Breaking into Cyber: an apprentice’s story
I would like to share some personal insights into my journey through an early career within the IT industry. I hope that this blog post can go some way to encouraging other young females exploring their early career options to take the step and experience the excitement, challenge and reward of working in the rapidly evolving digital sector.
Growing up and studying through secondary school, I had a vision in my mind that my career might at some stage resemble glamorous and not altogether realistic scenes from the film ‘The Devil wears Prada’. At the point of choosing a University, I had never considered a technical career path and held a view (probably like so many other young women) that tech was both boring and extremely male dominated.
It was not until being accepted to join Manchester university to study IT Management for Business that I began to understand the almost endless possibilities and career paths that would be available to me if I was to pursue a career in digital. Added to this, I was pleasantly surprised that University allowed me to connect with other enthusiastic, like-minded females aspiring to a career in tech.
All through my time in education I was extremely fortunate to learn from inspirational teachers and advisers who helped open my eyes to the different career options available for University leavers, which still exist, despite at the time of writing the current economic and health-related challenges brought by COVID-19.
I did not come from a technical background but setting my mind to a tech career journey has been the best decision I have made – it’s such an incredible sector and its value to every other industry sector and the economy increases by the week. There is so much to learn and so many opportunities to follow different and varied development paths.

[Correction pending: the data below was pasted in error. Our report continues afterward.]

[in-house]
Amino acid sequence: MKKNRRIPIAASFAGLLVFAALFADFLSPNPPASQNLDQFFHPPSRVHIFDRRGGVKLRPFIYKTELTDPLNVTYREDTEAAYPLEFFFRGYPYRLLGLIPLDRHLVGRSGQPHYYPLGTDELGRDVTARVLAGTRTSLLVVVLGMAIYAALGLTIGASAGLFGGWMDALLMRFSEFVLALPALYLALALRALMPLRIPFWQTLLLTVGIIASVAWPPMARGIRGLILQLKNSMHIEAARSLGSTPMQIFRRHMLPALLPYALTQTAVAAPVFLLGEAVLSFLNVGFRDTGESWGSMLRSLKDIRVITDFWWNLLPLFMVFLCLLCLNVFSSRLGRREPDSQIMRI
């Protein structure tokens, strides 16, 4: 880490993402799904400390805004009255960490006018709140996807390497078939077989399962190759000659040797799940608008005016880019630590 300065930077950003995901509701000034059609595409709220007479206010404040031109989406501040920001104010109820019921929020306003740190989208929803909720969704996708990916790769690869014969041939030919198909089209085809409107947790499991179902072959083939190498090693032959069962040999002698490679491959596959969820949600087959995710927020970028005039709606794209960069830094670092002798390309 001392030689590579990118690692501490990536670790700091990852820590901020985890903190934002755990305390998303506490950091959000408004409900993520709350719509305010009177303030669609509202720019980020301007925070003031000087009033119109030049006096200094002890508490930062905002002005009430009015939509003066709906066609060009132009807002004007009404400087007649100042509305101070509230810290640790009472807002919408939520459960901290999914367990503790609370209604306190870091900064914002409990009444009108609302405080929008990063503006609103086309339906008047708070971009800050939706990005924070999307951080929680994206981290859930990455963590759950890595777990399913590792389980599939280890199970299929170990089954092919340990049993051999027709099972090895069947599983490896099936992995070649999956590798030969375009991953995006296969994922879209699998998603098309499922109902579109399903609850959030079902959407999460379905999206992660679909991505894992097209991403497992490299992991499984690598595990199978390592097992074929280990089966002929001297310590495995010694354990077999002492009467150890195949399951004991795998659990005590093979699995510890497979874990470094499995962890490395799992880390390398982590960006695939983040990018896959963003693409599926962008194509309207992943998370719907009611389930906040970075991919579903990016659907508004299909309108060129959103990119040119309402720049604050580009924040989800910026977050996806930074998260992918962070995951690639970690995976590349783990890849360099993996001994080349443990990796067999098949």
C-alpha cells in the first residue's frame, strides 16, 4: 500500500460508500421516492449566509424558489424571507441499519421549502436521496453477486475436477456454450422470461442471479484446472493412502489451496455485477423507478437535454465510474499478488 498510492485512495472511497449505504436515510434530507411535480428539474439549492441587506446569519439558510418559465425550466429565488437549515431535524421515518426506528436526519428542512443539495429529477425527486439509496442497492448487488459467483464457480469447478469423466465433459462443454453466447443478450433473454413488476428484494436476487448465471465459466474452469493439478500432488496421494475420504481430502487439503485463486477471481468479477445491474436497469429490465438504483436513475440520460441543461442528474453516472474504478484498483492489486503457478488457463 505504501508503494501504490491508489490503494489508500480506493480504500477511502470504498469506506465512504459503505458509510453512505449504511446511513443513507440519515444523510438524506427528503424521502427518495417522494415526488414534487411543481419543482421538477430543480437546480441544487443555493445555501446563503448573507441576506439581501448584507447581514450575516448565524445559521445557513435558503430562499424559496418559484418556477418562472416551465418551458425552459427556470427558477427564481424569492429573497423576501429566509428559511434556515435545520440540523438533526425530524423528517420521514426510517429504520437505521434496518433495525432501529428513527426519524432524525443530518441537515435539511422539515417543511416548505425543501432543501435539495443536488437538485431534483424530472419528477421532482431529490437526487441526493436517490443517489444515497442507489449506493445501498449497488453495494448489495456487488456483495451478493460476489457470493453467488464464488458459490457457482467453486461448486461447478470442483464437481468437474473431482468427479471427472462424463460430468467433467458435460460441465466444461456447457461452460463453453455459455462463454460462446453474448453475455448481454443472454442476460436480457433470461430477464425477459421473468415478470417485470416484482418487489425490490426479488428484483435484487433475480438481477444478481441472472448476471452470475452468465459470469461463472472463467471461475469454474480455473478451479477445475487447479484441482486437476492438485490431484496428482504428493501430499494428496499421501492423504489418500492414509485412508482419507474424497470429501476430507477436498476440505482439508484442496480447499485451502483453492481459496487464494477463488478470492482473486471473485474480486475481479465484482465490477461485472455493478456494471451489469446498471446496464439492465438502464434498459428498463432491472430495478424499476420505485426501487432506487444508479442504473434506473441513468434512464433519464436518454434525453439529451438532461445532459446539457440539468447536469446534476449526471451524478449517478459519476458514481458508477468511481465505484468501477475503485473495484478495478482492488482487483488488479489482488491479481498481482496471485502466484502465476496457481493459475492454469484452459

During my second year of University, I prepared myself for challenging and competitive placement interviews and was given the opportunity to work at a leading international digital transformation consultancy, Informed Solutions, where I spent my industrial placement. At Informed I was able to experience a range of different client-facing and internal business support roles.
After completing my University degree, I was offered the opportunity to return to Informed to pursue a career in Delivery Management. Delivery Management is a much broader scale of project management where a manager is accountable for the delivery of products and services. As such it involves a significant amount of collaboration, team management and client interaction.
It’s a very challenging role and I am constantly learning new skills and have been given the opportunity to take on additional responsibilities outside of my day-to-day work, including Informed business improvement initiatives working alongside a growing number of young women in tech at Informed. With over 60% of our graduate consultants being women, working with open-minded colleagues at a company that values and demonstrates its commitment to diversity has been a real motivating factor.